Rothstein, Aron. 1988. Social Organization in Juvenile Bison Bulls (Bison bison): Non-linear Dominance and Dyadic Associations. PhD dissertation. The City University of New York. 99 p.
Interspecific comparisons of social development suggest that the types of social interactions engaged in by juveniles may be related to the adult social organization. The objective of this study, conducted at Wind Cave National Park in South Dakota, is to describe the social behavior and organization of juvenile bison bulls (Bison bison). Based on the social behavior of adult bulls, it is predicted that juvenile bison bulls will form an aggressively interacting social sub-group within the cow/juvenile herd.
Calf and yearling bulls were found to interact preferentially with social partners of their own age. Yearlings also interact more than expected with 2-year-old females. It appears that young males choose partners of their own size. The juvenile males interacted more aggressively with male than with female partners.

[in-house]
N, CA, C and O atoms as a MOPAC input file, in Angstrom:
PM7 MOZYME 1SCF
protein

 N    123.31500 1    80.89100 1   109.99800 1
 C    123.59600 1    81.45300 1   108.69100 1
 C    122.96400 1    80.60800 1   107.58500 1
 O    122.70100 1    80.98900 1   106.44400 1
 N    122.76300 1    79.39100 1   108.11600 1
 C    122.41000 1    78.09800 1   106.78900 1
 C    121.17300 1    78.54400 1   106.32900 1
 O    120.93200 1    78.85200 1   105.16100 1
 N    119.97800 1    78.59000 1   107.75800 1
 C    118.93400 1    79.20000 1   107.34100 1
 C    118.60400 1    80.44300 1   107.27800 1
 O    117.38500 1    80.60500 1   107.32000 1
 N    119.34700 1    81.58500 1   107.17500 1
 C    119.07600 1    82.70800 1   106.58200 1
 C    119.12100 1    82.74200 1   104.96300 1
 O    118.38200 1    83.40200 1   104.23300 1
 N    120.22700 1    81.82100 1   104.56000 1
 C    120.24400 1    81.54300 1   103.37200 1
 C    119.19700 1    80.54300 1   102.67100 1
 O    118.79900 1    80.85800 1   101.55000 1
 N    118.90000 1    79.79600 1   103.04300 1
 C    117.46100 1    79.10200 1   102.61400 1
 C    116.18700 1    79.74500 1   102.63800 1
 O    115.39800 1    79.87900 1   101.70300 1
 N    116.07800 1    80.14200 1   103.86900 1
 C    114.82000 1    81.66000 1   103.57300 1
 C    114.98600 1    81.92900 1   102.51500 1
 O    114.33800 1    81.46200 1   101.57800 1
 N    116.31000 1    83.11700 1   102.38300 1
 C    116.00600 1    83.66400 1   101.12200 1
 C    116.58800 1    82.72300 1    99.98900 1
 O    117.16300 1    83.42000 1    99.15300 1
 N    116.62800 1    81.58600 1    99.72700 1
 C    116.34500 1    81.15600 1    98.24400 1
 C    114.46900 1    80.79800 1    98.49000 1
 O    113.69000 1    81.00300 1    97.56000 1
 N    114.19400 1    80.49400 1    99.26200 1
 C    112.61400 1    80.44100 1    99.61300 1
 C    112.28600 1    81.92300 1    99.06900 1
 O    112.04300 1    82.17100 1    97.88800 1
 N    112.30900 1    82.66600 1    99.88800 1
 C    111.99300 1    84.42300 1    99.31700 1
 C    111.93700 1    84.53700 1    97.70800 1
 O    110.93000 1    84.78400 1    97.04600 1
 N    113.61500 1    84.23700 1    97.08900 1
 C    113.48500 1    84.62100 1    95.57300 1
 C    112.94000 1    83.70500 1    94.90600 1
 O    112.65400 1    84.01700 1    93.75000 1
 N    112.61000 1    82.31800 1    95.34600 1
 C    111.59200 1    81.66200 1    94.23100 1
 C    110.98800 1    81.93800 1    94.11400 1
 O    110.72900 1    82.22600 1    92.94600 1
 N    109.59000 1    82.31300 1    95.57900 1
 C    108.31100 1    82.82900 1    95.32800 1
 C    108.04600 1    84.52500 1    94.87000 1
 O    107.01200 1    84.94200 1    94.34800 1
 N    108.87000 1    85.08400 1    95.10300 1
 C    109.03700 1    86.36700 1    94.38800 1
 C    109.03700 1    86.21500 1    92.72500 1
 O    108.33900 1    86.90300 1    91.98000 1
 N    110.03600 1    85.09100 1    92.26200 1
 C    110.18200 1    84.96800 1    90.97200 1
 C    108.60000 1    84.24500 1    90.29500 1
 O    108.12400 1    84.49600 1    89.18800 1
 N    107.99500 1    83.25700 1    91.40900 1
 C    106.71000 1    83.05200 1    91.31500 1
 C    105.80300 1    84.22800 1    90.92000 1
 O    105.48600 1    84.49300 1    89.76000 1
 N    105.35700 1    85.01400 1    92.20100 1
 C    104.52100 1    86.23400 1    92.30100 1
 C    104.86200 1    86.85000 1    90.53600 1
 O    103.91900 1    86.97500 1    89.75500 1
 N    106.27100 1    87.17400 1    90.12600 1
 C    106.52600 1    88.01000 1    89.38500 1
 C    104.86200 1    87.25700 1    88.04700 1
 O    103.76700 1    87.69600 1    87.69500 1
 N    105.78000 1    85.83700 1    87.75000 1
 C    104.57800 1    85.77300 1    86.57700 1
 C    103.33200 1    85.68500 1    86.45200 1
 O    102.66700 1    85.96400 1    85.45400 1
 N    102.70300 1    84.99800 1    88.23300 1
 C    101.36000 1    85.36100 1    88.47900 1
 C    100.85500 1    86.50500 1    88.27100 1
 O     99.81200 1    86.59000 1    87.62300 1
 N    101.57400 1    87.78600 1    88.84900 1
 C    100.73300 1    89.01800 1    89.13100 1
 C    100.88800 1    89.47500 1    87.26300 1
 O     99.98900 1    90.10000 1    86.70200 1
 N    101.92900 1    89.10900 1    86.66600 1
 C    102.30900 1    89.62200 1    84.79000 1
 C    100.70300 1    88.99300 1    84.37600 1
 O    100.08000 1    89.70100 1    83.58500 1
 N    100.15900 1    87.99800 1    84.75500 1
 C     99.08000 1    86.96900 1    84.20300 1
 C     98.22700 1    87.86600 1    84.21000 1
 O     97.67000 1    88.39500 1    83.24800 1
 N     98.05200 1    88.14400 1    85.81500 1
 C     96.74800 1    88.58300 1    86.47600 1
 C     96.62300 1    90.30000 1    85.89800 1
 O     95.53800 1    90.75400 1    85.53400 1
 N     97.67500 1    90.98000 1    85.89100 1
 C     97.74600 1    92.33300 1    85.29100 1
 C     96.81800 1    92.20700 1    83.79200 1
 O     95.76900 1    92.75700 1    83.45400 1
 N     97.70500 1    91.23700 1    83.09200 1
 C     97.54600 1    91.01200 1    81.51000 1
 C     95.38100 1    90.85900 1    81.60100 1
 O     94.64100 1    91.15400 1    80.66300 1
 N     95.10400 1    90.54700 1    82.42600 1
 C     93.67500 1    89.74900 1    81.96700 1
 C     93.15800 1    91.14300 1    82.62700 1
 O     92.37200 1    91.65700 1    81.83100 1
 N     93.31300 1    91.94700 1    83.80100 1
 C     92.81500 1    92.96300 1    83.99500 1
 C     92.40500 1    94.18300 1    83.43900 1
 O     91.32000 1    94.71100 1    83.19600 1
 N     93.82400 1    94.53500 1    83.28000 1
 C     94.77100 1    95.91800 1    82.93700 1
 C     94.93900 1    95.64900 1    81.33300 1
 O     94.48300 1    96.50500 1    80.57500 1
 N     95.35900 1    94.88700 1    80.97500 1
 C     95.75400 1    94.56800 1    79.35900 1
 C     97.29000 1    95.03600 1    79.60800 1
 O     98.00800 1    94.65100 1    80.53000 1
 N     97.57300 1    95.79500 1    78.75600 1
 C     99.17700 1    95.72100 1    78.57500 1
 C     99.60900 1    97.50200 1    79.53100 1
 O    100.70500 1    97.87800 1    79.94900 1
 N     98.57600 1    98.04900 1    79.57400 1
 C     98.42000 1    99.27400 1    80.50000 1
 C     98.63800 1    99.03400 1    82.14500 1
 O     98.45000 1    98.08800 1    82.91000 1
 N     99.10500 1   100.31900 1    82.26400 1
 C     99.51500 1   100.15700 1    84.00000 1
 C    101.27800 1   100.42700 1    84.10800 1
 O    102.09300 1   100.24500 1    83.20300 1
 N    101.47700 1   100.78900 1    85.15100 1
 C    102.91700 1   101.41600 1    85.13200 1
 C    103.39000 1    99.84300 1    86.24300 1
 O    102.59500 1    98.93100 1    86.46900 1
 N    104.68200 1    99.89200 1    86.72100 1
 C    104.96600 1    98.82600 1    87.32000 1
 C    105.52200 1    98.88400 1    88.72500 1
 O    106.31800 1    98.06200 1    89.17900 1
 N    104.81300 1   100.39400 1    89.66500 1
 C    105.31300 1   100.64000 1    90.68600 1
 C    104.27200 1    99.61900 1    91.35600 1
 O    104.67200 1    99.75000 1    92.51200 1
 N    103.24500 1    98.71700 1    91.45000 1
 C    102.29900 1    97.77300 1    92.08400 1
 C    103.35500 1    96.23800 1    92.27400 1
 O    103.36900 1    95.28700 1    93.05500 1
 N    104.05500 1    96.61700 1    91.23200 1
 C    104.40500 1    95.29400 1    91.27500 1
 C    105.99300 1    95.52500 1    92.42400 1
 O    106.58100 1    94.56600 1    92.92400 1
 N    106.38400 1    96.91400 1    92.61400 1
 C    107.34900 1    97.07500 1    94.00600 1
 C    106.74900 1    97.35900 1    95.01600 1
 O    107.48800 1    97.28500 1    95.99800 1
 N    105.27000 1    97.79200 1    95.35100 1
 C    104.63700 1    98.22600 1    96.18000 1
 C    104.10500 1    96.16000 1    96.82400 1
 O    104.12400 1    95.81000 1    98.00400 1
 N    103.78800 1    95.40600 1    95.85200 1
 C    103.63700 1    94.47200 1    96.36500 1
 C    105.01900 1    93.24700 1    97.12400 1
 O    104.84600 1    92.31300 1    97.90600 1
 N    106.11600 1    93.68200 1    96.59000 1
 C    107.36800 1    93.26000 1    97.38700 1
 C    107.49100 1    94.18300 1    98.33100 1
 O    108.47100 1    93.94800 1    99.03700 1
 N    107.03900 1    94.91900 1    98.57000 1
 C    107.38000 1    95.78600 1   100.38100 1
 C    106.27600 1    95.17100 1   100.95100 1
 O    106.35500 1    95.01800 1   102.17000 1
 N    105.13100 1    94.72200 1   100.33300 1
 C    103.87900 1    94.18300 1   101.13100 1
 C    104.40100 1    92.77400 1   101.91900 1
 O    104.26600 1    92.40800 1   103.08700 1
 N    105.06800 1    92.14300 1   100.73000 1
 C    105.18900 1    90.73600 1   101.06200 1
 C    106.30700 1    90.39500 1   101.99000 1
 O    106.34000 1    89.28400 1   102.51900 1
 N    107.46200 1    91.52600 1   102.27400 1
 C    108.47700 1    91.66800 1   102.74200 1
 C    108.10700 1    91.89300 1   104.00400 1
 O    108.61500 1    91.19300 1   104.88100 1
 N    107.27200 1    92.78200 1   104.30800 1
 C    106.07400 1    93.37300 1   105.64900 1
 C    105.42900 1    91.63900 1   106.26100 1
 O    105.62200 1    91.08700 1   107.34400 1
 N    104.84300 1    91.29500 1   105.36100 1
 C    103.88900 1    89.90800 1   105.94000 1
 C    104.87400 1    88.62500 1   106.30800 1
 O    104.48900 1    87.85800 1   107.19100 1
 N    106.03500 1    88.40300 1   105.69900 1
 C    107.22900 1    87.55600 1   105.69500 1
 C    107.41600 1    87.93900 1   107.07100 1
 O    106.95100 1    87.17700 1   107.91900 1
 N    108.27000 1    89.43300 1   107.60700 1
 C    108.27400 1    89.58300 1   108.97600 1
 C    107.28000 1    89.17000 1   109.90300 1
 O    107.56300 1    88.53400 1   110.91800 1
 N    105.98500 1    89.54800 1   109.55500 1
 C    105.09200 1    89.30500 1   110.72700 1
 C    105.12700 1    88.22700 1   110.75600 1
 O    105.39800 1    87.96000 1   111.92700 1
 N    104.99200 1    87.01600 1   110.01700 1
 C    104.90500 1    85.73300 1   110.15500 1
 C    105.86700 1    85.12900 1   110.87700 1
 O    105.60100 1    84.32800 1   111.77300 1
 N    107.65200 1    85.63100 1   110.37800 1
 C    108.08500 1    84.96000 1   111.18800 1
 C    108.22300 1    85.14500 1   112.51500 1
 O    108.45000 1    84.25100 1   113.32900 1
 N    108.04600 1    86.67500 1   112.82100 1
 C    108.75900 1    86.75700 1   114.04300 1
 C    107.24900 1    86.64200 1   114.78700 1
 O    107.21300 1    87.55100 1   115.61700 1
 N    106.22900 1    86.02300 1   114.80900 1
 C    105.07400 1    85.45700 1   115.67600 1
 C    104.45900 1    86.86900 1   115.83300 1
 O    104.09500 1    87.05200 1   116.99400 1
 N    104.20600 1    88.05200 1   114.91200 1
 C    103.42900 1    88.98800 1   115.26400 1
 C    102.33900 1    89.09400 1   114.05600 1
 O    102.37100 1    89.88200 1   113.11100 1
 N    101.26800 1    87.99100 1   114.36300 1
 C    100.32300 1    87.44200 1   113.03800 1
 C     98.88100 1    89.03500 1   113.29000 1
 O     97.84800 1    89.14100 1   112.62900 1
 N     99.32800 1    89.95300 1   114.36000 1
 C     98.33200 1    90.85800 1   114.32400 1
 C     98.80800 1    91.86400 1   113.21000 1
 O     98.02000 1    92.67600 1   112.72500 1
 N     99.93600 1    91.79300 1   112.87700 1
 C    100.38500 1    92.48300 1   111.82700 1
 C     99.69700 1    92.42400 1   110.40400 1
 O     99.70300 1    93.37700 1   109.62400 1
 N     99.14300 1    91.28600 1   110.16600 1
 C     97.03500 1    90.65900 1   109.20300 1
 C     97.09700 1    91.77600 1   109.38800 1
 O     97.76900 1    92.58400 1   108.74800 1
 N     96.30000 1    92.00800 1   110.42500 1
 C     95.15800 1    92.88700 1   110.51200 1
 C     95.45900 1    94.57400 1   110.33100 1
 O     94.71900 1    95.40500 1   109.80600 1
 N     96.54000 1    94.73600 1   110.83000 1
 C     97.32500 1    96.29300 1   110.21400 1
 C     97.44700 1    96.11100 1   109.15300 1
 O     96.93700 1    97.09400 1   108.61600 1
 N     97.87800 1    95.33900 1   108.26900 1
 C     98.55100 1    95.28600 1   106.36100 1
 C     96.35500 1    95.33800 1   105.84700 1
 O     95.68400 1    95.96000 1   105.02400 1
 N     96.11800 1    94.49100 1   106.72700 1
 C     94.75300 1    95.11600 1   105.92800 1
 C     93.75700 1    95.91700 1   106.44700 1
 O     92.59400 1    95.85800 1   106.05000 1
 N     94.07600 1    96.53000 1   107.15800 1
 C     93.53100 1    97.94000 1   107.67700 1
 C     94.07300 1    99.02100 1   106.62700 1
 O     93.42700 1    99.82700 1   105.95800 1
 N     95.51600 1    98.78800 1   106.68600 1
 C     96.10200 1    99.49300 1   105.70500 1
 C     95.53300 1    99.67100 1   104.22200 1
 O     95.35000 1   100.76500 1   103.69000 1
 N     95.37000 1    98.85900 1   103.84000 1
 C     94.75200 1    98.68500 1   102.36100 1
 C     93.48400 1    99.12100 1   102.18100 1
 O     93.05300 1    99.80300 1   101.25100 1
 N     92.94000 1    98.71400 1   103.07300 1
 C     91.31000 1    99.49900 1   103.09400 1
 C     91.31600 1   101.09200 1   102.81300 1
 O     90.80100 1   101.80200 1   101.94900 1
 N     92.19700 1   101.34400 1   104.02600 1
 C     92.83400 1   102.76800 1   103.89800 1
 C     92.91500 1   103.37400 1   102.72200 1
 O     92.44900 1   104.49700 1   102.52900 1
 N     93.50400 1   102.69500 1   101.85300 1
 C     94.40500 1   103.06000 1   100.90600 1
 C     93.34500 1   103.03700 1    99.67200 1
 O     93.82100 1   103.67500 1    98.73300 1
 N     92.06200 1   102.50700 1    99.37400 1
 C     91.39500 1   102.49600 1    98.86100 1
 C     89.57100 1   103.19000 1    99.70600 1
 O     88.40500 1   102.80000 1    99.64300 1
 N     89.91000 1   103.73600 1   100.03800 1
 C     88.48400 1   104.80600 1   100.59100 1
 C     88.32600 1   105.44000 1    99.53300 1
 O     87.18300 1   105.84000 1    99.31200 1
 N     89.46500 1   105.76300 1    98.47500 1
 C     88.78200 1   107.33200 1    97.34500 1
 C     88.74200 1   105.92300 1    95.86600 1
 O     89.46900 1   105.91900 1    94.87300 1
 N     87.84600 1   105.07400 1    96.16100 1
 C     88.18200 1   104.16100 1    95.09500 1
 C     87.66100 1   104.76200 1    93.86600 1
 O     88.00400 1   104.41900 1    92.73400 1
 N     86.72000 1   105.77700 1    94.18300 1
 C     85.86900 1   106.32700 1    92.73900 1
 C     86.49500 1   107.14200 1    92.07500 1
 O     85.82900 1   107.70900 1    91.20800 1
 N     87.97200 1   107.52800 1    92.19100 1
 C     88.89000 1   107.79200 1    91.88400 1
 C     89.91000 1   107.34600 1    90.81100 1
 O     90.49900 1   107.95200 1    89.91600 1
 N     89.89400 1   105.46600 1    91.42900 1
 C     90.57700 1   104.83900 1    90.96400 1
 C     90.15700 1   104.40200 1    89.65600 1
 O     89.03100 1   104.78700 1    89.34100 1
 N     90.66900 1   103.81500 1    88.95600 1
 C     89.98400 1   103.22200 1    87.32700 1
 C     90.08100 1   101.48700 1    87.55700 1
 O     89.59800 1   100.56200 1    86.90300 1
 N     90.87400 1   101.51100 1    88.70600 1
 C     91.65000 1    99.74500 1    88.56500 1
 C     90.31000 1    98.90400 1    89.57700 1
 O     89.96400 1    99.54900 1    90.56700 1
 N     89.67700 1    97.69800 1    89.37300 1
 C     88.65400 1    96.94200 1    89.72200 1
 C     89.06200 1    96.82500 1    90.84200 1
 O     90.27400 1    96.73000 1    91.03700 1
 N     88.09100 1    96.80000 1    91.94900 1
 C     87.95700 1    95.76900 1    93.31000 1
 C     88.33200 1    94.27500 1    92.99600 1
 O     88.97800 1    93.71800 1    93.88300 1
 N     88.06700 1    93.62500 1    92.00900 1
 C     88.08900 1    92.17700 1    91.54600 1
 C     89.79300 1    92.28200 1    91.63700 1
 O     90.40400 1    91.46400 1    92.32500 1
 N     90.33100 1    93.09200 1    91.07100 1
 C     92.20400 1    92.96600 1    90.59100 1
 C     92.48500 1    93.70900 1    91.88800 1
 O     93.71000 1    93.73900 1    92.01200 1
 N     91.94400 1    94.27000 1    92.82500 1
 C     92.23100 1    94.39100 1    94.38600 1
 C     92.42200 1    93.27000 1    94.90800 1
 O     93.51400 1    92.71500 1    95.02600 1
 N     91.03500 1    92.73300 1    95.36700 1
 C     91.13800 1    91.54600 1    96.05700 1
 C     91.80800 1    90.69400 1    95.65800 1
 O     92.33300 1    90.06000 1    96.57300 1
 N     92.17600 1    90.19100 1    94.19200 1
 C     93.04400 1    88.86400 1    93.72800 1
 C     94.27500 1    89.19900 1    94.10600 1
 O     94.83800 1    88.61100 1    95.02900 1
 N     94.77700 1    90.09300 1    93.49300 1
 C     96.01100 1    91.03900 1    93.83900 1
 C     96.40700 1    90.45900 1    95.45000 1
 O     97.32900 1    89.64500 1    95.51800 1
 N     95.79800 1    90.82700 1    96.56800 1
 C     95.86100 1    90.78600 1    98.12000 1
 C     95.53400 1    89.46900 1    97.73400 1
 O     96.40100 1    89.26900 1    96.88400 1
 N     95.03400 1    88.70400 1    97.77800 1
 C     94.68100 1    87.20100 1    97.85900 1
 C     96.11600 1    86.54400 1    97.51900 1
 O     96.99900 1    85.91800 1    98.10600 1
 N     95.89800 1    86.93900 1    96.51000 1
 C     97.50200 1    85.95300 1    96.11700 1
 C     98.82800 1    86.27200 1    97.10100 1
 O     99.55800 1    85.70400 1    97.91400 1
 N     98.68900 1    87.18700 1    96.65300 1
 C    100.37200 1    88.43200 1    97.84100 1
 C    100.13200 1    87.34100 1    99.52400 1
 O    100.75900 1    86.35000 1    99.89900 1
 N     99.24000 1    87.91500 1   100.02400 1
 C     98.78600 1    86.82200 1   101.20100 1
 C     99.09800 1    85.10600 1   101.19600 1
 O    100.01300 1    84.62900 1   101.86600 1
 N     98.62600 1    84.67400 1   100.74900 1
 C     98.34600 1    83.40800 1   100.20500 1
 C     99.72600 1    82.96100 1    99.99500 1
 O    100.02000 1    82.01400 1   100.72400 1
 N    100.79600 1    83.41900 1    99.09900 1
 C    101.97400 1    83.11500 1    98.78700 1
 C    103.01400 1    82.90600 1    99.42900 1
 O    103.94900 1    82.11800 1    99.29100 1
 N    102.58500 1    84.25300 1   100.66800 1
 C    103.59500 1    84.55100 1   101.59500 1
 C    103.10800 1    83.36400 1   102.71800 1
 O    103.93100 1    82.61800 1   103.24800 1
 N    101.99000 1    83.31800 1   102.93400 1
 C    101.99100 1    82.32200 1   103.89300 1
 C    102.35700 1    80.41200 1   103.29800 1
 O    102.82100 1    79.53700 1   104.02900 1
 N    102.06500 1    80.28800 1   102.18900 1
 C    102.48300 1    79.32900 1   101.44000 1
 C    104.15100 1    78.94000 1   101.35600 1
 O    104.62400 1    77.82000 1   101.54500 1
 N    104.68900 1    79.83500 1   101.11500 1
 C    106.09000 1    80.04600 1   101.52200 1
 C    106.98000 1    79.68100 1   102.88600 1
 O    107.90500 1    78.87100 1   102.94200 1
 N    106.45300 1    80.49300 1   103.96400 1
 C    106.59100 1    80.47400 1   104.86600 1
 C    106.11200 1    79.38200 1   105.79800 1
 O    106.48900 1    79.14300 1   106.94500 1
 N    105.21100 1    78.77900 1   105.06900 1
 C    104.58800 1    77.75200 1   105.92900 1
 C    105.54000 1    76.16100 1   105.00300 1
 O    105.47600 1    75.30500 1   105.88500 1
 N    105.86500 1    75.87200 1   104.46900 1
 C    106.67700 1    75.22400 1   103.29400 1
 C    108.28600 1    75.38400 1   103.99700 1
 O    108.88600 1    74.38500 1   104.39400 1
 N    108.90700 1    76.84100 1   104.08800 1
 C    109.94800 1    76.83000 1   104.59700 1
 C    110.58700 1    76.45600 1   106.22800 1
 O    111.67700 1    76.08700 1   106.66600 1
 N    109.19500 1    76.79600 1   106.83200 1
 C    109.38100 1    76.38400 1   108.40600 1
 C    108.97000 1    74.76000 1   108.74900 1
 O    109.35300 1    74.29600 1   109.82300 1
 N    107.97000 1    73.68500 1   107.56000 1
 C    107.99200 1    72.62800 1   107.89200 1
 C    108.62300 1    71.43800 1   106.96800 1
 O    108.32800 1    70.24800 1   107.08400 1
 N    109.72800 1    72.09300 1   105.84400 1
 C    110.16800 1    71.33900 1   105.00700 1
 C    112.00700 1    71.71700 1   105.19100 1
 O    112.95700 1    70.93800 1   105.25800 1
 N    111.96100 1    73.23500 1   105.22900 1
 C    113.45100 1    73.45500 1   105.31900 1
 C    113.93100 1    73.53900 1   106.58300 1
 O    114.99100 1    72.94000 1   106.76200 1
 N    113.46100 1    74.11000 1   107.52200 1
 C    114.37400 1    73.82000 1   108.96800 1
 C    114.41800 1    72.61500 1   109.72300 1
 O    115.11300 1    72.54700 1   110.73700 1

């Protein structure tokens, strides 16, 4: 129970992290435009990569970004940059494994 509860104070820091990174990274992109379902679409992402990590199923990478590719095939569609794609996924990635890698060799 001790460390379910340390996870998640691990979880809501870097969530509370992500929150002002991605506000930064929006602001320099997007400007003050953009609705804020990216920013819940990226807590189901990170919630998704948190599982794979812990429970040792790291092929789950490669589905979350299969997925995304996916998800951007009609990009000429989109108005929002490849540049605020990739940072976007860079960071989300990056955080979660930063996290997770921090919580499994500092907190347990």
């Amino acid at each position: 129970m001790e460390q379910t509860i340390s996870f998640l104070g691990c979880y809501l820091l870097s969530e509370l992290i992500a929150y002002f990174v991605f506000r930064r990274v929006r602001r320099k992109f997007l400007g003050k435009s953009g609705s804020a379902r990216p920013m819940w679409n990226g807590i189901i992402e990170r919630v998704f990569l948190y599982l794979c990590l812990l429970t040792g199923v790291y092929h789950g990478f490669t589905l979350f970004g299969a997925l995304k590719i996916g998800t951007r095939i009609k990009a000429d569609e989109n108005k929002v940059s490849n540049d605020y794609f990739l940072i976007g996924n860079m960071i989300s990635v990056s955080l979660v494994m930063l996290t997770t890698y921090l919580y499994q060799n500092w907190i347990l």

Dominance relations among the yearling males were investigated using several methods. The yearlings have stable dyadic relationships without an overall linear order. Significant transitivity in the relationships suggests that a combination of physical attributes and social experience is responsible for the outcome of agonistic interactions. There is a correlation between dominance and horn size.
A method is developed and used to analyze pair association data for the 16 male yearlings. Dyadic associations were found among the yearlings, representing pairs that were in the same group and/or interacted more than expected under the hypothesis of random association. These relationships involved 15 of the 16 individuals. Yearlings were more likely to associate with partners of differing dominance rank than with rank neighbors. Because these pairs have well established dominance relationships, they may be able to engage in vigorous agonistic interactions with reduced chance of escalation and injury.
Young bulls form a sub-group within the herd. They interact with each other in ways that maximize their experience in intermale agonistic encounters and minimize the risks involved in serious fights. This picture of yearling bull social organization is consistent with the hypothesis that the pattern of male bison social development should reflect the social structure among adult bulls and not the structure of the cow/juvenile herd into which they are born.